The report described the 81-year-old Democrat's memory as “hazy,” “fuzzy,” “faulty,” “poor" and having “significant limitations.” It noted that Biden could not recall defining milestones in his own life such as when his son Beau died or when he served as vice president.
“My memory is fine,” Biden responded Thursday night from the White House, where he grew visibly angry as he denied forgetting when his son died.
While Biden will not face charges for mishandling classified documents, the report’s assertions about his memory could undermine Biden’s message to voters that he can manage the government and safeguard the country. Voters are already going into this year’s election with severe misgivings about Biden's age, having scrutinized his gaffes, his coughing, his slow walking and even a tumble off his bicycle.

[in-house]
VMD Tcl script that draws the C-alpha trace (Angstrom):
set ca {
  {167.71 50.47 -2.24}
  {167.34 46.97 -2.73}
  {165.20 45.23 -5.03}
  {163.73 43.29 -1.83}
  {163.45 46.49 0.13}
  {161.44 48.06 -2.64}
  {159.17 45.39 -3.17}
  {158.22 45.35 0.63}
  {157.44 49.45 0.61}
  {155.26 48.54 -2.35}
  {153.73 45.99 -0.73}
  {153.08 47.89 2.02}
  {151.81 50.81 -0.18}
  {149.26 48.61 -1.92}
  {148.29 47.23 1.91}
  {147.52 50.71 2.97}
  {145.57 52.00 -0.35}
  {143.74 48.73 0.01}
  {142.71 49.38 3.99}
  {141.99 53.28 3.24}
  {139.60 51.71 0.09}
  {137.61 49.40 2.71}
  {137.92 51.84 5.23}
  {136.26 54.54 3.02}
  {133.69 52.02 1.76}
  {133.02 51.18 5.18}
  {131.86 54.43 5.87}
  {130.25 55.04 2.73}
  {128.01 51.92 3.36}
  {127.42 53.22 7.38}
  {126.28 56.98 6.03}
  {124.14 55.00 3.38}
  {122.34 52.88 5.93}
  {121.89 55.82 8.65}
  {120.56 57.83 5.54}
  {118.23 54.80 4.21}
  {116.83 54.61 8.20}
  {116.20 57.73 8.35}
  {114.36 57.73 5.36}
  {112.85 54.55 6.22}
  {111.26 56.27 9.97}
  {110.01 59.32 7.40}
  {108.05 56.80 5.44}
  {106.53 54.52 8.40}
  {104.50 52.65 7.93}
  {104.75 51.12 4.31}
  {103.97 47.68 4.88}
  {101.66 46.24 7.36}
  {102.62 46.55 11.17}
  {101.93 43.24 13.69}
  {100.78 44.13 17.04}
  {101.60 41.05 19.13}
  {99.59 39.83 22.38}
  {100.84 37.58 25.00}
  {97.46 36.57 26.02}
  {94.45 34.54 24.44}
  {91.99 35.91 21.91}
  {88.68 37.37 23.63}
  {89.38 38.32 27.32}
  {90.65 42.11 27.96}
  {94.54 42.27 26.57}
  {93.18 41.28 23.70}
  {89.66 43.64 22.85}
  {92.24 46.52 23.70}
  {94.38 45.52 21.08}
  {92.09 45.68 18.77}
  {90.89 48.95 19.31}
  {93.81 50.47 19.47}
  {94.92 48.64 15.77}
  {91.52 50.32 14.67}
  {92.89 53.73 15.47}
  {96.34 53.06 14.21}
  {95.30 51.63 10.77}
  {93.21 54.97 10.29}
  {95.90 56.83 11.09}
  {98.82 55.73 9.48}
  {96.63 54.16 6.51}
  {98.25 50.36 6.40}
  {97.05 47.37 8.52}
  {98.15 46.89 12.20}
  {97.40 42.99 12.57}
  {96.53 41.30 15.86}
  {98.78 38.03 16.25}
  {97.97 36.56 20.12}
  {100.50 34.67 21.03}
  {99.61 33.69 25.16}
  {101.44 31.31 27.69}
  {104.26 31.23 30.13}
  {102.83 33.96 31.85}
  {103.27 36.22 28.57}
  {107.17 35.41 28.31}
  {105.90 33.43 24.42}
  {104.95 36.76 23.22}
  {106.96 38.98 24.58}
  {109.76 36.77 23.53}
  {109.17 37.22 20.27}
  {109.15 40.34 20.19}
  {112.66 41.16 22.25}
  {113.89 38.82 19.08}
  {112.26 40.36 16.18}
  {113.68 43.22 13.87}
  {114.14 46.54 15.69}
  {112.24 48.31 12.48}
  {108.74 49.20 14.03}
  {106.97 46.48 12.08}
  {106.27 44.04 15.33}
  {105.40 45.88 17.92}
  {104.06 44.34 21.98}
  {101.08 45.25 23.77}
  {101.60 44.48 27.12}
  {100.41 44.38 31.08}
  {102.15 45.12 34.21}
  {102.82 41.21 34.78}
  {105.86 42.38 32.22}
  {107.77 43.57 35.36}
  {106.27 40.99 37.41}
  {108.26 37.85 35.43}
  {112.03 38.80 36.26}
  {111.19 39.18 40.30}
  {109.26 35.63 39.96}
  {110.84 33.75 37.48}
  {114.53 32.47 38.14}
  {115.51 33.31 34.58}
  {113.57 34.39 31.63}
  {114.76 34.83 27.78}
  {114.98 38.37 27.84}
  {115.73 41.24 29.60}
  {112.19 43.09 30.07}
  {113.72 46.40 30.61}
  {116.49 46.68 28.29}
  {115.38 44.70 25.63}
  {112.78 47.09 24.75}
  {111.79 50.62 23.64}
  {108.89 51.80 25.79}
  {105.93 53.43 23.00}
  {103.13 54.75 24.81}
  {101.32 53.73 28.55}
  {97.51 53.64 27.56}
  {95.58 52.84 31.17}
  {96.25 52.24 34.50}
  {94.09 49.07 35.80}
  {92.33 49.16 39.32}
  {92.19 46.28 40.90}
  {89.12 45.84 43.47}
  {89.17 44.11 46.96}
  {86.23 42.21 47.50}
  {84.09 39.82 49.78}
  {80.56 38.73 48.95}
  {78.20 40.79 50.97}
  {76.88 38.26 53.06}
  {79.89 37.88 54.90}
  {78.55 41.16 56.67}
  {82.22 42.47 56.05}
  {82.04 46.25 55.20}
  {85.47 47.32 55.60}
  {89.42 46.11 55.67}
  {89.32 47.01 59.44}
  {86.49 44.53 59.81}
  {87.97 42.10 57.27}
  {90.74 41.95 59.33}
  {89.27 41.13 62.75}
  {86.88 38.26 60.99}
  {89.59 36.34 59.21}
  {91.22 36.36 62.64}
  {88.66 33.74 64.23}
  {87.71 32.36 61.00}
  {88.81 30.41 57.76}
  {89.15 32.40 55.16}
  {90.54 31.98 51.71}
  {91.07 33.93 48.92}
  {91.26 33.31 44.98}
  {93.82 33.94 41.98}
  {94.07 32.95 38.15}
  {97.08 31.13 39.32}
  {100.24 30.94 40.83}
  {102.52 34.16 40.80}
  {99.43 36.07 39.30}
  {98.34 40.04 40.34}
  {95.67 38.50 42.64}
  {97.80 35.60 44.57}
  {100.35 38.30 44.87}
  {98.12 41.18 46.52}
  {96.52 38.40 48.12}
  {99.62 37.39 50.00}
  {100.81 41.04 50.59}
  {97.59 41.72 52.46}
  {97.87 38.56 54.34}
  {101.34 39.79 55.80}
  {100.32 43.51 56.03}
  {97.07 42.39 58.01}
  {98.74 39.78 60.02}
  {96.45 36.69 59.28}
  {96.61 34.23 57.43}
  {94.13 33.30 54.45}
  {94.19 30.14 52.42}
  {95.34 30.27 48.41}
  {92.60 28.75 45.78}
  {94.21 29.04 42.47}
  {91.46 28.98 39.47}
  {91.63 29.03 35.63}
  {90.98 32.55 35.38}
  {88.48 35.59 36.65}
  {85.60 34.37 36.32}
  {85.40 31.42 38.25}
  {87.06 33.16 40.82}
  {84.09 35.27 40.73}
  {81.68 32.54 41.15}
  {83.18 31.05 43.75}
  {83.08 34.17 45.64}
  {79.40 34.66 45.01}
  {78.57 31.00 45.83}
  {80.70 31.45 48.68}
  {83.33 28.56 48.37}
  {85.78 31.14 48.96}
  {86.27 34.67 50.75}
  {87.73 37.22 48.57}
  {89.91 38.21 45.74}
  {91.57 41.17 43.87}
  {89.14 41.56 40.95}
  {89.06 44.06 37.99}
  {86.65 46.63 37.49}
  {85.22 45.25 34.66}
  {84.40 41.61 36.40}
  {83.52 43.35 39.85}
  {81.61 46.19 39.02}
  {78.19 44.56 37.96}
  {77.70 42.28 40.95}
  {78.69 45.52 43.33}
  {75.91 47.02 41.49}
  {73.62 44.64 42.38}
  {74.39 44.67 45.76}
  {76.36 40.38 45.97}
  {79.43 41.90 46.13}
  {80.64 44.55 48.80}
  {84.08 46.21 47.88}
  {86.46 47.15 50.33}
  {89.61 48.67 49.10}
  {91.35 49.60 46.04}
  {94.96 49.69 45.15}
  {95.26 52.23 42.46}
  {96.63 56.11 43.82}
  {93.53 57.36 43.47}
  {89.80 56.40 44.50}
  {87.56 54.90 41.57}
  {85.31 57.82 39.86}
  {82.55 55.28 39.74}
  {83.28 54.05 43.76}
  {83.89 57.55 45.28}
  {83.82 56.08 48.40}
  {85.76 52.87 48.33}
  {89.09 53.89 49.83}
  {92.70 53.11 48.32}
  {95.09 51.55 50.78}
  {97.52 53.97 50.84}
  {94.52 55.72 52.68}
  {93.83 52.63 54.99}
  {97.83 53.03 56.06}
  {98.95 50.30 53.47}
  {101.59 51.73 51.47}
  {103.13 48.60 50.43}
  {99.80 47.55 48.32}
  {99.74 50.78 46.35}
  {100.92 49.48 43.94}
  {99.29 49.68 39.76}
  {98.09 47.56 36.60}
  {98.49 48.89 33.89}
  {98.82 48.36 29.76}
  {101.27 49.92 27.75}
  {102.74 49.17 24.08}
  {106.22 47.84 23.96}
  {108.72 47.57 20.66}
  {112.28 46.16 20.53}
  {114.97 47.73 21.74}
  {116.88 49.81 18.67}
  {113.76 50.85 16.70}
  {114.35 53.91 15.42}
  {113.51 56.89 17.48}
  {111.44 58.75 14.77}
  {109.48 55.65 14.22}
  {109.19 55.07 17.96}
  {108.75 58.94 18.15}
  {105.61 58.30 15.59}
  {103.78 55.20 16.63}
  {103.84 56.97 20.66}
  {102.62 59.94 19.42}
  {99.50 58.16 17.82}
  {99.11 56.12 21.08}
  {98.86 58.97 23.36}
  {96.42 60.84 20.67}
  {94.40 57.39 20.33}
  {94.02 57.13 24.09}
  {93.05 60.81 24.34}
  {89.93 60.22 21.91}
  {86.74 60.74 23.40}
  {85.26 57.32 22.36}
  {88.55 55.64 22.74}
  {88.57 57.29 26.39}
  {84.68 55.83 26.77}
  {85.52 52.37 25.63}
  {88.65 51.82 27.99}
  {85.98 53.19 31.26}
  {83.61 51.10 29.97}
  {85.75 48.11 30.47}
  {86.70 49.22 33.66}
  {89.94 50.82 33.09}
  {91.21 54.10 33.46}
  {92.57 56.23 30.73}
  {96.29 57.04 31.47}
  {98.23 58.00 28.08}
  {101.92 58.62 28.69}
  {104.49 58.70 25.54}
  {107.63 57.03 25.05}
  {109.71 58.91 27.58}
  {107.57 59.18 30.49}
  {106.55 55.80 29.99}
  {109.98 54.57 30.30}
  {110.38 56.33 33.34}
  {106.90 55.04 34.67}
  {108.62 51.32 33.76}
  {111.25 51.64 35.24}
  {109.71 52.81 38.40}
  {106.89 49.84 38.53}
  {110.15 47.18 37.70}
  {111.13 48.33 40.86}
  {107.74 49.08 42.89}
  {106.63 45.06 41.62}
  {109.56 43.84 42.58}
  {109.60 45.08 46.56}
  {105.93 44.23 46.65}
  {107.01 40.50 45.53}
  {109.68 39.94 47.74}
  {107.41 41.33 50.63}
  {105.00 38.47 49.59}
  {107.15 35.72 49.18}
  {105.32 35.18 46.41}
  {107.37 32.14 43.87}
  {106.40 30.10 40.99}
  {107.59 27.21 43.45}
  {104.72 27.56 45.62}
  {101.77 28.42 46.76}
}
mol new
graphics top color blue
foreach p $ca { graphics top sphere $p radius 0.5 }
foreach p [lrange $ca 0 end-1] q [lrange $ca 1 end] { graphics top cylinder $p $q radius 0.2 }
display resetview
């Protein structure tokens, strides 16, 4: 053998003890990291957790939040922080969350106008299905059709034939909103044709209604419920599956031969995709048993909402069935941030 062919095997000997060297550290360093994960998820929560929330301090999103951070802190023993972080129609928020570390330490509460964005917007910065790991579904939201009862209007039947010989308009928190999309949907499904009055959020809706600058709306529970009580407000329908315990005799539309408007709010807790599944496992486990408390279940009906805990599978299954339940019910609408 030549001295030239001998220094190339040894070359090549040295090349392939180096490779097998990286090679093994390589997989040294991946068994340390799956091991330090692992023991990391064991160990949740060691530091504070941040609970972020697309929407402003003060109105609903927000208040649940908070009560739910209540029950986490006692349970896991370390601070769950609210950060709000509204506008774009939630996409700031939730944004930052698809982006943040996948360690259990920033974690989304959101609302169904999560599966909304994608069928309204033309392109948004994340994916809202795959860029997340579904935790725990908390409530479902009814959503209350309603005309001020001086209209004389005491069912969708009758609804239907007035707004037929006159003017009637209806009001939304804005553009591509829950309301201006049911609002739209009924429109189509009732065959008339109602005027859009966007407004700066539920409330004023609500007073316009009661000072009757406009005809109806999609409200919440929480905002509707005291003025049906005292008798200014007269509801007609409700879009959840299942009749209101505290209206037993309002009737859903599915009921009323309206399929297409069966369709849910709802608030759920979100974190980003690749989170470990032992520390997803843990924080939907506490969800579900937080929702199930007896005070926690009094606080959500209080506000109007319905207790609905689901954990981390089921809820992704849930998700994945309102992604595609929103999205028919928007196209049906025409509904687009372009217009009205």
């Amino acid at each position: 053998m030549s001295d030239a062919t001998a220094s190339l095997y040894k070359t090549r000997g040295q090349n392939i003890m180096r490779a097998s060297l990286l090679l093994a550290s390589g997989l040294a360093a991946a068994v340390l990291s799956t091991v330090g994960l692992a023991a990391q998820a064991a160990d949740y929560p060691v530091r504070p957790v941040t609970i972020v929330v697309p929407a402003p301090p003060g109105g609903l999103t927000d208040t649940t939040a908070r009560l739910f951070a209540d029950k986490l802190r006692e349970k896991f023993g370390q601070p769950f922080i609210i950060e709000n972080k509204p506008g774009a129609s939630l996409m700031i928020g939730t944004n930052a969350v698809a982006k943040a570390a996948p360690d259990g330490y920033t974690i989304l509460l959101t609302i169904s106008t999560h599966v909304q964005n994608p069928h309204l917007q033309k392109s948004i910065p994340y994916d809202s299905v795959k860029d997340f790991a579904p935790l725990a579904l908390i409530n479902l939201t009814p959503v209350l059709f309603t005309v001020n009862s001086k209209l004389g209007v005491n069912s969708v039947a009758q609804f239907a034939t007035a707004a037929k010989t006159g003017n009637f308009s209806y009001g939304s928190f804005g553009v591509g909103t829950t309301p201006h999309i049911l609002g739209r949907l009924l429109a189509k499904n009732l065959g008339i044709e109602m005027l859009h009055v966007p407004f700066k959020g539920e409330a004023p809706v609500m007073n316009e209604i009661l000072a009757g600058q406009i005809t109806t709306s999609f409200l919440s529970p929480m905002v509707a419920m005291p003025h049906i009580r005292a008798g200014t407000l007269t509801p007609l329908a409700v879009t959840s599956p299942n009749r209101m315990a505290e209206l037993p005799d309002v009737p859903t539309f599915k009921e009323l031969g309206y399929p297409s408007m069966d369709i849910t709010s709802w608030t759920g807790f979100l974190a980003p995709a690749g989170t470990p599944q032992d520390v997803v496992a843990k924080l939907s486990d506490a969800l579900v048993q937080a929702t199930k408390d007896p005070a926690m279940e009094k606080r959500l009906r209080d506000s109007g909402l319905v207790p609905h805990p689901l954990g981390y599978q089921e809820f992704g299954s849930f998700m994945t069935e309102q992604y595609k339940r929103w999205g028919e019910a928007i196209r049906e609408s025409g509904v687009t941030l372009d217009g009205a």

Yet even as Biden defended himself, he committed another gaffe while discussing the Israel-Hamas War and mistakenly referred to Egypt’s leader Abdel Fattah El-Sissi as “the president of Mexico."
In ruling out prosecution of Biden over his retention of highly classified materials as a private citizen, the report from special counsel Robert Hur suggested he would seem too feeble to prosecute: “It would be difficult to convince a jury that they should convict him — by then a former president well into his eighties — of a serious felony that requires a mental state of willfulness.”